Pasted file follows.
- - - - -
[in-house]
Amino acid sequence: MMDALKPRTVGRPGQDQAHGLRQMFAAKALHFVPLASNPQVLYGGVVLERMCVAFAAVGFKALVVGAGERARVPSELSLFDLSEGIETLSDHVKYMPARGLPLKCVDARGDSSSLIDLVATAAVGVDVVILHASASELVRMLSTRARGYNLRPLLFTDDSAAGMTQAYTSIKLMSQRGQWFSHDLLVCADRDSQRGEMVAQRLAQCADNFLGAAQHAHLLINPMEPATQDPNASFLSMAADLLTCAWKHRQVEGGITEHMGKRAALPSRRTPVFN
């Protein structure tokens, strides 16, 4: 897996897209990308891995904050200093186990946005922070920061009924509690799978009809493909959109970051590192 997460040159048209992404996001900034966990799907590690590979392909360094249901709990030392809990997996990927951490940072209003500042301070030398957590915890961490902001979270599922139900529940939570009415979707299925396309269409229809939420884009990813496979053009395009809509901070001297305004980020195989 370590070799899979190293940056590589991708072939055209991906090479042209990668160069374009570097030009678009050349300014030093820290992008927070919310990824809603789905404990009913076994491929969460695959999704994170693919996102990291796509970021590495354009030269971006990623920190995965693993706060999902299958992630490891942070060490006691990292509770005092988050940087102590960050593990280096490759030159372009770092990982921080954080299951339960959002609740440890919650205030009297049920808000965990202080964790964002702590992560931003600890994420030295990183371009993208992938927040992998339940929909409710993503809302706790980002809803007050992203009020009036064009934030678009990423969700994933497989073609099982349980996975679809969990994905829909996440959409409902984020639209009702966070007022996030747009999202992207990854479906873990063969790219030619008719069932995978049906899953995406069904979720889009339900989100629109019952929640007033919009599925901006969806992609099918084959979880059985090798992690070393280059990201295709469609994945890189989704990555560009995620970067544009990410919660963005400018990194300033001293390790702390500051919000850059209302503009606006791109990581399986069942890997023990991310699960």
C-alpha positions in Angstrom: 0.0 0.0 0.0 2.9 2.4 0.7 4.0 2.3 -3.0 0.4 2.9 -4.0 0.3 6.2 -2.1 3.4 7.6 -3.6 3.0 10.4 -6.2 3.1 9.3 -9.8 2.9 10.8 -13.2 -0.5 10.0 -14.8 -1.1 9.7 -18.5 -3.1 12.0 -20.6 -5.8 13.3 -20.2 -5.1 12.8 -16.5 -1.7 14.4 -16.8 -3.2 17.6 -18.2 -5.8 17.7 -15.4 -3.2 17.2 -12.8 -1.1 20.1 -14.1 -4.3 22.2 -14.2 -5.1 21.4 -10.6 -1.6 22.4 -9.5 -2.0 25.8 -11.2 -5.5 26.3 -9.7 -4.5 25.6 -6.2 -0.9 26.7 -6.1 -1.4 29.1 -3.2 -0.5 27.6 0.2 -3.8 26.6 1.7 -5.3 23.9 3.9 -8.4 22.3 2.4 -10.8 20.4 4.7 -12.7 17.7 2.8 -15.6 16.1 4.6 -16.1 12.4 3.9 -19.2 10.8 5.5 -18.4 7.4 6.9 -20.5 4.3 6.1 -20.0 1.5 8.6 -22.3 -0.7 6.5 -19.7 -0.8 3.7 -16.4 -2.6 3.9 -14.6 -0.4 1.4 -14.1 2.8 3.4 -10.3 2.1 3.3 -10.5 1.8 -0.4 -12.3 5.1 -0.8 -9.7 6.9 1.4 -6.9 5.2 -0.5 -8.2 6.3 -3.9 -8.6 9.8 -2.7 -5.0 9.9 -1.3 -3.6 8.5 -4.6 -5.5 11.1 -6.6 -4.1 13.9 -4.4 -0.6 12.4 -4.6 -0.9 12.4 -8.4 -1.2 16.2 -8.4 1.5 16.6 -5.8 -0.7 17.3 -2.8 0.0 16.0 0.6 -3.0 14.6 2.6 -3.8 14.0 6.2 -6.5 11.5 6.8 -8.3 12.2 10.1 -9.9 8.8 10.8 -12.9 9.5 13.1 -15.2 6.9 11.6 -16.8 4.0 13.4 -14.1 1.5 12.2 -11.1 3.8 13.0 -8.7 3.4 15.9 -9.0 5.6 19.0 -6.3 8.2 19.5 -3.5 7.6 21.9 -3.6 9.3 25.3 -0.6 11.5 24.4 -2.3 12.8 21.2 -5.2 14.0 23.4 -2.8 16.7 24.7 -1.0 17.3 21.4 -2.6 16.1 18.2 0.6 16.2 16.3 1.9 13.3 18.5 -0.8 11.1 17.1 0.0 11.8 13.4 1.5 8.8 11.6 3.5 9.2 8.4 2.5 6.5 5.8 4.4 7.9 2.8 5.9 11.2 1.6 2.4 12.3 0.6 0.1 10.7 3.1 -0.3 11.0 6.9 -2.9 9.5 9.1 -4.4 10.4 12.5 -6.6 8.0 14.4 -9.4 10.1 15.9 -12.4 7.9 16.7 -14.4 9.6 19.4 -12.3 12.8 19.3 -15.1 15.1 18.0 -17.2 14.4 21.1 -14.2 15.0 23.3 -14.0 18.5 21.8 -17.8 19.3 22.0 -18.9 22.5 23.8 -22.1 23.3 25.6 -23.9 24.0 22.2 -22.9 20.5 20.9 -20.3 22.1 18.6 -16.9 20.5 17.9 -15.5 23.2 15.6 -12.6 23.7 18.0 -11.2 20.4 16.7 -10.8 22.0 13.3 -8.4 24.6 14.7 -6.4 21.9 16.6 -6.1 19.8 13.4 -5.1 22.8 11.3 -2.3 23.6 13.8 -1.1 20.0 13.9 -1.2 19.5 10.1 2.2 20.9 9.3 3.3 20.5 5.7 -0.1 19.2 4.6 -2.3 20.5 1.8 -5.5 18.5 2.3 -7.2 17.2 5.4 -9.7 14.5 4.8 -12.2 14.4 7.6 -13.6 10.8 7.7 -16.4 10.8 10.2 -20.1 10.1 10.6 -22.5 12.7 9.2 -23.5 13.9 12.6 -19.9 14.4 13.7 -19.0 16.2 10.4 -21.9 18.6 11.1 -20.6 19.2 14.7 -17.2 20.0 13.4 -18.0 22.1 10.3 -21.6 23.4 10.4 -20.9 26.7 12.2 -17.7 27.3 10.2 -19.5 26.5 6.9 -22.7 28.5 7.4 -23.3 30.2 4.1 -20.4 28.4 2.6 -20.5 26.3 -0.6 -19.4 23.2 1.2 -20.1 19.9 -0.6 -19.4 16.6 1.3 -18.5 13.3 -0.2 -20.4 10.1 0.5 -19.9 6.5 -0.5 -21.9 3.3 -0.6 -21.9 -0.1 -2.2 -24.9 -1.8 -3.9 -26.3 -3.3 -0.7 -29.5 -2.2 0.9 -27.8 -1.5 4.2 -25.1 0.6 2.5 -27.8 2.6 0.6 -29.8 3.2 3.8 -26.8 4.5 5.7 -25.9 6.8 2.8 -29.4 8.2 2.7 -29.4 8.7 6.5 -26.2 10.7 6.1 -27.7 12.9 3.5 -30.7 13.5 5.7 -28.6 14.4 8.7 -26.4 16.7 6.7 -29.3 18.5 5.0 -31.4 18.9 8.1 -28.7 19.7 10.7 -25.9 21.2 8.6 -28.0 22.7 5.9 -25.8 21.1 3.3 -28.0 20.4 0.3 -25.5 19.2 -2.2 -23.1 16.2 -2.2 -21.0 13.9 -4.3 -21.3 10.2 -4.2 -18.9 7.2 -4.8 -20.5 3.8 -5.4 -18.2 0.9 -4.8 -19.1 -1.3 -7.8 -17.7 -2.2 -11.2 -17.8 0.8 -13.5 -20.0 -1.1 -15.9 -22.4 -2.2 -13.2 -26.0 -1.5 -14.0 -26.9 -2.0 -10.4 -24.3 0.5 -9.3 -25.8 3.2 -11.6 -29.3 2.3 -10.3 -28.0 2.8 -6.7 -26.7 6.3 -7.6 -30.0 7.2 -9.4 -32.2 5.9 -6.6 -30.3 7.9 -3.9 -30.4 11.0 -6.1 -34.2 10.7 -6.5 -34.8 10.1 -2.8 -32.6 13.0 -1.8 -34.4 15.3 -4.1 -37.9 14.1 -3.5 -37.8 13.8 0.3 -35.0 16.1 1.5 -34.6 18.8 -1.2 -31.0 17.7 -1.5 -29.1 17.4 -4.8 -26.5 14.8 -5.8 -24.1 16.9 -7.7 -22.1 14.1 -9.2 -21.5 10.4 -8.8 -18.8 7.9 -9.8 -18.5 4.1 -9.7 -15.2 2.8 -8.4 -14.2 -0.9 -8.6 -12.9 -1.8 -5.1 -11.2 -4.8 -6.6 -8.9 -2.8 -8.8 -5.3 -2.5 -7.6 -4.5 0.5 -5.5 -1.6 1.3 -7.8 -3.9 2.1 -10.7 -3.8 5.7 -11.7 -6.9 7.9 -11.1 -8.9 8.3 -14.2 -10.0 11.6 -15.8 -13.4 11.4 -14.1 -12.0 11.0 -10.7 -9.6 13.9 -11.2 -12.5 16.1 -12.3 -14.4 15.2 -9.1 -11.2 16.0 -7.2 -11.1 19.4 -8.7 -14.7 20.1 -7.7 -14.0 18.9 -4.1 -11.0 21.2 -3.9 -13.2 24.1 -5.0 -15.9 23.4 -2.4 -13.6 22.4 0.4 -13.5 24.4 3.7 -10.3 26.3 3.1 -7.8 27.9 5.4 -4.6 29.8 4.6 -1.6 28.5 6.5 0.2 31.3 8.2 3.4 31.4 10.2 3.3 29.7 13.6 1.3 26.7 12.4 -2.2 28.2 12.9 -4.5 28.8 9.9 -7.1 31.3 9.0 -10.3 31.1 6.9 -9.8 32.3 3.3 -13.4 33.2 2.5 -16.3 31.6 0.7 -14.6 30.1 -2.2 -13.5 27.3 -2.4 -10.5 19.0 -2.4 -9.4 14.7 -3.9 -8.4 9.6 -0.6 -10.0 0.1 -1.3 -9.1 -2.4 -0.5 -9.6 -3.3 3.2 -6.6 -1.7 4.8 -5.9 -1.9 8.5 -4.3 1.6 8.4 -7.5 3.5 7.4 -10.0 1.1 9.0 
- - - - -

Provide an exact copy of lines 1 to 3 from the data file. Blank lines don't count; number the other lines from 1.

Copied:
[in-house]
Amino acid sequence: MMDALKPRTVGRPGQDQAHGLRQMFAAKALHFVPLASNPQVLYGGVVLERMCVAFAAVGFKALVVGAGERARVPSELSLFDLSEGIETLSDHVKYMPARGLPLKCVDARGDSSSLIDLVATAAVGVDVVILHASASELVRMLSTRARGYNLRPLLFTDDSAAGMTQAYTSIKLMSQRGQWFSHDLLVCADRDSQRGEMVAQRLAQCADNFLGAAQHAHLLINPMEPATQDPNASFLSMAADLLTCAWKHRQVEGGITEHMGKRAALPSRRTPVFN
């Protein structure tokens, strides 16, 4: 897996897209990308891995904050200093186990946005922070920061009924509690799978009809493909959109970051590192 997460040159048209992404996001900034966990799907590690590979392909360094249901709990030392809990997996990927951490940072209003500042301070030398957590915890961490902001979270599922139900529940939570009415979707299925396309269409229809939420884009990813496979053009395009809509901070001297305004980020195989 370590070799899979190293940056590589991708072939055209991906090479042209990668160069374009570097030009678009050349300014030093820290992008927070919310990824809603789905404990009913076994491929969460695959999704994170693919996102990291796509970021590495354009030269971006990623920190995965693993706060999902299958992630490891942070060490006691990292509770005092988050940087102590960050593990280096490759030159372009770092990982921080954080299951339960959002609740440890919650205030009297049920808000965990202080964790964002702590992560931003600890994420030295990183371009993208992938927040992998339940929909409710993503809302706790980002809803007050992203009020009036064009934030678009990423969700994933497989073609099982349980996975679809969990994905829909996440959409409902984020639209009702966070007022996030747009999202992207990854479906873990063969790219030619008719069932995978049906899953995406069904979720889009339900989100629109019952929640007033919009599925901006969806992609099918084959979880059985090798992690070393280059990201295709469609994945890189989704990555560009995620970067544009990410919660963005400018990194300033001293390790702390500051919000850059209302503009606006791109990581399986069942890997023990991310699960």